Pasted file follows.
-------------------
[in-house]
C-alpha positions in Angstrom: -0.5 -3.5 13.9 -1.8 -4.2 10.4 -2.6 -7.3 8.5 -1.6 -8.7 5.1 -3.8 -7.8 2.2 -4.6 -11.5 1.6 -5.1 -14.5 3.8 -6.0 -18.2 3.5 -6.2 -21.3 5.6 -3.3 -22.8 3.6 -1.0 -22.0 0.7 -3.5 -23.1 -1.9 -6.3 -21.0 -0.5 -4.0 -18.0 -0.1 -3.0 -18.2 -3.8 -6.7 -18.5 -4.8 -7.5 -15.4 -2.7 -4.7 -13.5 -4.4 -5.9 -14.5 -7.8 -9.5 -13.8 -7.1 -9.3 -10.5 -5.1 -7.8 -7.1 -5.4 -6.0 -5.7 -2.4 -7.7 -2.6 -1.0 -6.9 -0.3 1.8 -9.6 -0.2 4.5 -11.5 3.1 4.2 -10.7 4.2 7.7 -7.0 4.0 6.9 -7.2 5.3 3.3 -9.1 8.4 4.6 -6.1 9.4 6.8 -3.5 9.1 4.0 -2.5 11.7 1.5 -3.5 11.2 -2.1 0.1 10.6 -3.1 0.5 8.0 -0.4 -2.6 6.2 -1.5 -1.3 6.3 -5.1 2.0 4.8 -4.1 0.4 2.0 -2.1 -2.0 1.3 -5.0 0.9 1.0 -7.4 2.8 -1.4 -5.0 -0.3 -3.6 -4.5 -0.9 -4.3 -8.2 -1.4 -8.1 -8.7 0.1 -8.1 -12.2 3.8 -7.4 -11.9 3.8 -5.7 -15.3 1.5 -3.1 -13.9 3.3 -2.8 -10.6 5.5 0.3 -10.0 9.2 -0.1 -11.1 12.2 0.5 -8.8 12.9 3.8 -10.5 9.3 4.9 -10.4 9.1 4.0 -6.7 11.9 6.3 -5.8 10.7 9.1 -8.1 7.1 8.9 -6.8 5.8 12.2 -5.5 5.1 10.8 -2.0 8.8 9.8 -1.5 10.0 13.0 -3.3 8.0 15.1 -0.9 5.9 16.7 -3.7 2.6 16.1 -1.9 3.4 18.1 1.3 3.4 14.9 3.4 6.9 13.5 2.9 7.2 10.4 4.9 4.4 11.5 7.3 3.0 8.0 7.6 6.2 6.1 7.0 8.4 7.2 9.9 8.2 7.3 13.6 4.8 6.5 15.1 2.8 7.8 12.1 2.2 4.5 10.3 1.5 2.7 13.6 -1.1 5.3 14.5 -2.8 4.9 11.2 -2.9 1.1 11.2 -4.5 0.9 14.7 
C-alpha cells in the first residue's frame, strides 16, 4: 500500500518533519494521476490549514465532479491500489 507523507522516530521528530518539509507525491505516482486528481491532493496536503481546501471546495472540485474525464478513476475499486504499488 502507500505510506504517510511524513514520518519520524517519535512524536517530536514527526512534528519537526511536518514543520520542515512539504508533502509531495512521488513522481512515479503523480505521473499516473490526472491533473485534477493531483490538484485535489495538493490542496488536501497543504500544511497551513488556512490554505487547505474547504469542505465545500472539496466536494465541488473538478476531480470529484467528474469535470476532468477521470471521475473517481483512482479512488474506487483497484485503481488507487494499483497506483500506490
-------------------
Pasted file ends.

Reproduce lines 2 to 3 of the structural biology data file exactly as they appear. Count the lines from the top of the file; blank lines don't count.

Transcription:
C-alpha positions in Angstrom: -0.5 -3.5 13.9 -1.8 -4.2 10.4 -2.6 -7.3 8.5 -1.6 -8.7 5.1 -3.8 -7.8 2.2 -4.6 -11.5 1.6 -5.1 -14.5 3.8 -6.0 -18.2 3.5 -6.2 -21.3 5.6 -3.3 -22.8 3.6 -1.0 -22.0 0.7 -3.5 -23.1 -1.9 -6.3 -21.0 -0.5 -4.0 -18.0 -0.1 -3.0 -18.2 -3.8 -6.7 -18.5 -4.8 -7.5 -15.4 -2.7 -4.7 -13.5 -4.4 -5.9 -14.5 -7.8 -9.5 -13.8 -7.1 -9.3 -10.5 -5.1 -7.8 -7.1 -5.4 -6.0 -5.7 -2.4 -7.7 -2.6 -1.0 -6.9 -0.3 1.8 -9.6 -0.2 4.5 -11.5 3.1 4.2 -10.7 4.2 7.7 -7.0 4.0 6.9 -7.2 5.3 3.3 -9.1 8.4 4.6 -6.1 9.4 6.8 -3.5 9.1 4.0 -2.5 11.7 1.5 -3.5 11.2 -2.1 0.1 10.6 -3.1 0.5 8.0 -0.4 -2.6 6.2 -1.5 -1.3 6.3 -5.1 2.0 4.8 -4.1 0.4 2.0 -2.1 -2.0 1.3 -5.0 0.9 1.0 -7.4 2.8 -1.4 -5.0 -0.3 -3.6 -4.5 -0.9 -4.3 -8.2 -1.4 -8.1 -8.7 0.1 -8.1 -12.2 3.8 -7.4 -11.9 3.8 -5.7 -15.3 1.5 -3.1 -13.9 3.3 -2.8 -10.6 5.5 0.3 -10.0 9.2 -0.1 -11.1 12.2 0.5 -8.8 12.9 3.8 -10.5 9.3 4.9 -10.4 9.1 4.0 -6.7 11.9 6.3 -5.8 10.7 9.1 -8.1 7.1 8.9 -6.8 5.8 12.2 -5.5 5.1 10.8 -2.0 8.8 9.8 -1.5 10.0 13.0 -3.3 8.0 15.1 -0.9 5.9 16.7 -3.7 2.6 16.1 -1.9 3.4 18.1 1.3 3.4 14.9 3.4 6.9 13.5 2.9 7.2 10.4 4.9 4.4 11.5 7.3 3.0 8.0 7.6 6.2 6.1 7.0 8.4 7.2 9.9 8.2 7.3 13.6 4.8 6.5 15.1 2.8 7.8 12.1 2.2 4.5 10.3 1.5 2.7 13.6 -1.1 5.3 14.5 -2.8 4.9 11.2 -2.9 1.1 11.2 -4.5 0.9 14.7 
C-alpha cells in the first residue's frame, strides 16, 4: 500500500518533519494521476490549514465532479491500489 507523507522516530521528530518539509507525491505516482486528481491532493496536503481546501471546495472540485474525464478513476475499486504499488 502507500505510506504517510511524513514520518519520524517519535512524536517530536514527526512534528519537526511536518514543520520542515512539504508533502509531495512521488513522481512515479503523480505521473499516473490526472491533473485534477493531483490538484485535489495538493490542496488536501497543504500544511497551513488556512490554505487547505474547504469542505465545500472539496466536494465541488473538478476531480470529484467528474469535470476532468477521470471521475473517481483512482479512488474506487483497484485503481488507487494499483497506483500506490